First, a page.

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In the courts: B.C. judge greenlights class action over provincial grizzly hunt ban

The plaintiffs showed the province’s alleged misrepresentations were common ground among proposed class members
The B.C. Supreme Court in Vancouver

Businesses who provided guide services for grizzly bear hunting have been certified as a class action against the B.C. government over its 2017 decision to ban the practice.

Ronald Gordon Fleming and Love Bros. & Lee Ltd. are the named plaintiffs in a claim naming the B.C. government – specifically the Ministry of Forests, Lands, Natural Resource Operations and Rural Development – and the former MLA in charge of the ministry at the time of the ban.

In a recent decision, the B.C. Supreme Court certified class status to the defendants and others who “are guide outfitters who, prior to the ban, had the ability to guide people in hunting grizzly bears.”

The plaintiffs claim they relied on the provincial system that placed quotas on how many bears the plaintiffs could kill in certain areas during certain times to offer non-resident hunters the ability to hunt grizzly bears and that the businesses made more money on tours when clients killed a grizzly bear.

Fleming held a 25-year licence from the province granting him “exclusive control over guiding privileges” in part of the province, as well as a five-year licence granting him the ability to kill a certain number of animals classified as big game species – including grizzly bears and mountain goats – in the Skeena and Omineca regions between 2017 and 2021, McDonald noted.

The other named plaintiff, a company run by Fleming known as Love Bros., currently holds a certificate for guiding hunts but didn’t at the time the ban was ordered in 2017.

The plaintiffs claim the grizzly hunts were a “lucrative component” of their guide business and the ban has caused them to suffer economically.

“The plaintiffs are careful to point out that the claim is not an attempt to reinstate the grizzly bear hunt. The claim does not allege that a class action arises just because of the plaintiffs’ disagreement with a change government policy or a political decision,” Justice Elizabeth McDonald wrote in her March 1 decision to grant class status.

“The plaintiffs submit the action is not really about hunting at all, rather, it is a claim for compensation for the loss of the grizzly bear hunt for guide outfitters who relied on the province’s representations that the province would protect their interests. The plaintiffs say that the province failed to protect the interests of guide outfitters and the province’s wrongful conduct is actionable.”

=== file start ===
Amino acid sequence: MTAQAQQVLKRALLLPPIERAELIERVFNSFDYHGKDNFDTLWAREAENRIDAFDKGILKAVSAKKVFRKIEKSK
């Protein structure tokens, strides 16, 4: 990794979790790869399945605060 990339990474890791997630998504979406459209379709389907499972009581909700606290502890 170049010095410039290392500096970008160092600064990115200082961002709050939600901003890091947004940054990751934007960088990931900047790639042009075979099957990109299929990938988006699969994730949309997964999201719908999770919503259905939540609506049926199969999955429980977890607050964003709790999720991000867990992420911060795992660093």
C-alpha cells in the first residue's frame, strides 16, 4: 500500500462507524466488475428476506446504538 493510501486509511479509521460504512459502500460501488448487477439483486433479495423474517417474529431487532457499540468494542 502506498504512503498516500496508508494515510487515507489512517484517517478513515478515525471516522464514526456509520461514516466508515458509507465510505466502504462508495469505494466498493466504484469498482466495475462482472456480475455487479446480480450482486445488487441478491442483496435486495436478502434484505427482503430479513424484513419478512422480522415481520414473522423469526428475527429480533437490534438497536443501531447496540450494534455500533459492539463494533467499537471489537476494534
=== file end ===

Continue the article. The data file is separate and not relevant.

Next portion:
However, the plaintiffs do claim the minister who implemented the ban, former MLA Doug Donaldson, acted beyond his authority because the ban was not about conservation but about public opinion around grizzly bear hunting.

They also argue he knew he was acting beyond the scope of the Wildlife Act by bypassing the requirement for a wildlife management reason before implementing the ban.

But McDonald determined this was not done in bad faith and that a “response to public pressure is not, without more [evidence], evidence of bad faith or conduct inconsistent with the obligations of office.”

She further found that, even if the plaintiffs proved Donaldson acted beyond his powers, they hadn’t shown he did so intentionally, and as such, claims of misfeasance by Donaldson were “doomed to fail.”

Among the affidavits filed by the plaintiffs is that of Tim Sheldan, the former deputy minister of forests, lands, natural resource development and rural development under Donaldson.

Sheldan stated in his affidavit that he would be able to testify in trial on information “relevant to the allegations in the claim” but that some of it may be considered privileged information.

McDonald found that the plaintiffs argued well enough that the proposed class members were united in claims the province made misrepresentations to them regarding commercial grizzly hunting activities. However, she found they were overly vague in tying economic losses to those misrepresentations, noting that “not all economic loss is necessarily compensable.”

She further found that the plaintiffs didn’t adequately argue that damages could be awarded on a class-wide basis.

While McDonald granted class status to sue the B.C. government, she denied the plaintiffs class status to sue Doug Donaldson, the minister of forests, lands, natural resource development and rural development.

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